The Broa-Oseberg Style 780-850
The Vikings had a love of ornaments, their woodcarvers and metalworkers practised their skills in the production of objects and jewelry, bringing colour to the daily life. Nearly all Viking art is decorations of functional objects. The sources for the study are limited, only small numbers of objects have survived.
The vitality of the Vikings spilled over into their art, much of it characterized by the ornaments created from stylized animals. The animals used in the beginning of Viking art were quite unidentificable, although birds are numbered among them. These distorted animals had formed the basis of Scandinavian art from the 5th century AD, and this continued throughout Viking Age. It was a confidential art, but it also drew inspiration from outside, especially western Europe. The process continued, until Scandinavia was drawn into the brotherhood of Christian nation-states - and to the new Romanesque art that was sweeping Europe.
There are 6 styles of Viking art:
1) Broa-Oseberg 780-850
2) Borre 840-970
3) Jelling 880-1000
4) Mammen 950-1030
5) Ringerike 980-1070
6) Urness 1040-1150
The idea of their respective durations is general, it is impossible to give them absolute dates.
Two main finds in Viking art are contrasted: the rich royal burial at Oseberg in Norway with its unique wealth of wood-carvings, and a grave at Broa on Gotland, a man's grave with an ornamented bridle with a set of twenty-two metal mounts.
The Broa mounts are of cast bronze and heavily gilt, they are the work of a master craftsman. His animals are curvaceous, with small heads, frond-like feet, multitute of tendrils, but on a few mounts a new motif appears, the so-called "gripping beast." These two animal-types form the main motifs of what is called the Broa/Oseberg style. It was from this first Viking style that the others developed.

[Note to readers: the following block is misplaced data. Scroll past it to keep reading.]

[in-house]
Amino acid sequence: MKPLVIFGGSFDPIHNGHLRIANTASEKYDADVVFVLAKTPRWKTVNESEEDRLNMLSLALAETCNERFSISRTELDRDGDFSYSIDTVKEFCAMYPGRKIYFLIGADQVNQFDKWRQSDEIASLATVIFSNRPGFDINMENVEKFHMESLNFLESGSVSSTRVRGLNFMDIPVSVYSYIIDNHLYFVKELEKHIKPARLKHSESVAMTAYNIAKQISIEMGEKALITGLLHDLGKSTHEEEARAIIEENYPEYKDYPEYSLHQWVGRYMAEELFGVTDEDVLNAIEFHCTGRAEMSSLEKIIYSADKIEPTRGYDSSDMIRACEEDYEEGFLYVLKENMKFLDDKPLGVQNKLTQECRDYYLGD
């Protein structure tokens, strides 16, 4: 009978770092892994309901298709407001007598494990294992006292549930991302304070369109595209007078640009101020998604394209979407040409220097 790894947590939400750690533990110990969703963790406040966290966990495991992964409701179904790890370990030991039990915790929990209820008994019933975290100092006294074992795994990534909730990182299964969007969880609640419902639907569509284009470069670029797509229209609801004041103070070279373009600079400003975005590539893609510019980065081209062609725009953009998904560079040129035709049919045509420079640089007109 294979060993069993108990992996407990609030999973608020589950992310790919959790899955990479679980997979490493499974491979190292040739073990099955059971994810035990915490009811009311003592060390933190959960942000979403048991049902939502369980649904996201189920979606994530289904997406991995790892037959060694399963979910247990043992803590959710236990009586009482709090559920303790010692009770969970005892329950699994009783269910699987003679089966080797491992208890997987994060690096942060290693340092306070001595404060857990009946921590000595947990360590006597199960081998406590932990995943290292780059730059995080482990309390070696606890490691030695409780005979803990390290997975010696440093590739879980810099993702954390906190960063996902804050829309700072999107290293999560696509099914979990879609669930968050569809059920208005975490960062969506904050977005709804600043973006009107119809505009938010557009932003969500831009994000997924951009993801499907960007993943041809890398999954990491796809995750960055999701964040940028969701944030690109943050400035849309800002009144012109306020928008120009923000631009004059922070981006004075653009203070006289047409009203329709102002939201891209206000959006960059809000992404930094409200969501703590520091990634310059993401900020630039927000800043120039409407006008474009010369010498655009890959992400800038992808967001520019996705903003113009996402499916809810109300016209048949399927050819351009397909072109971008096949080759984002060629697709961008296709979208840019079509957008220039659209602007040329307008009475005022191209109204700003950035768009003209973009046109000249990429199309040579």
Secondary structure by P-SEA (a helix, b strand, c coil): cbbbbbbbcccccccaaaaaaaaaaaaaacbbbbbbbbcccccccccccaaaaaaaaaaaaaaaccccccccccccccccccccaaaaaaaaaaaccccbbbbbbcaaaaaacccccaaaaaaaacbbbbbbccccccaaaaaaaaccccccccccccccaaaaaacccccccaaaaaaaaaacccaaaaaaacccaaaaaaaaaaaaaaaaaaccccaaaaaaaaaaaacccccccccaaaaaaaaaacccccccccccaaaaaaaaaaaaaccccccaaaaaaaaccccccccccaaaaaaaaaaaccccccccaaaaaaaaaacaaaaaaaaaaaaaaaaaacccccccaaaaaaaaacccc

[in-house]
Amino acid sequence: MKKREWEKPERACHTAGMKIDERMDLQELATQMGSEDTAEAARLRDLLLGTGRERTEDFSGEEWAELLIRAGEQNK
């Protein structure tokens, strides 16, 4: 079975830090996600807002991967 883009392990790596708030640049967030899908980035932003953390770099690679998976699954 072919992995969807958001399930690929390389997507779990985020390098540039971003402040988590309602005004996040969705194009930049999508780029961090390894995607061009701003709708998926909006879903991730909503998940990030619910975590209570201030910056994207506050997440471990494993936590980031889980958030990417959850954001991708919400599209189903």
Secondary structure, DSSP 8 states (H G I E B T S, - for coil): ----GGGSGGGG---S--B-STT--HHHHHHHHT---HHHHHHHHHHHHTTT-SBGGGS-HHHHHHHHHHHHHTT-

Most ornametal objects from the 9th and 10th century were original placed in the pagan graves, like weapons, brooches, horse-harness. The richest grave is a royal lady's grave at Oseberg (Norway); who could afford to have ships, wagons and bedsteads carved. The Oseberg woodcarvings; ship, wagon, sledge, bedsteads and the animal headpost is the work of a royal "school" of Norwegian carvers in Vestfold.
It is the work of traditionalist master carvers. Like on the Broa mounts the traditional sinuous animals predominate, but "gripping beasts" appear on a number of pieces. One of the animal head-posts is covered with them, while other carvers did not use them at all. One of the conservative pieces is a post carved by a man, nicknamed the "Academician", which is considered the finest carving from the burial. It is not known what purpose these animal headposts had, but their fearsome looks with open jaws suggest that they were intended to ward off evil spirits.
|Wagon from Oseberg burial|
The detail of the workmanship is extraordinary, but the Vikings' love of extravagant ornaments did not rest on carved surfaces, some of the Oseberg pieces are embellished with silver-headed rivets. The ornament of the great wagon is a remarkable series of design, unique among the other carvings. Here are naturalist human heads of the trestles to the interlacing snake-like creatures down its sides. There is a man entangled with snakes - perhaps the legendary hero Gunnar, who was thrown into a snake pit.
The splendour of the Oseberg carvings and the skill of the workmanship show us how much of the best Viking art must be missing. Only a small amount of Viking Age woodwork has survived.
The Borre style 840-970
Source: Viking Art, Moesgård Museum,
photos: gb from Johannes brøndsted "Vikingerne", 1960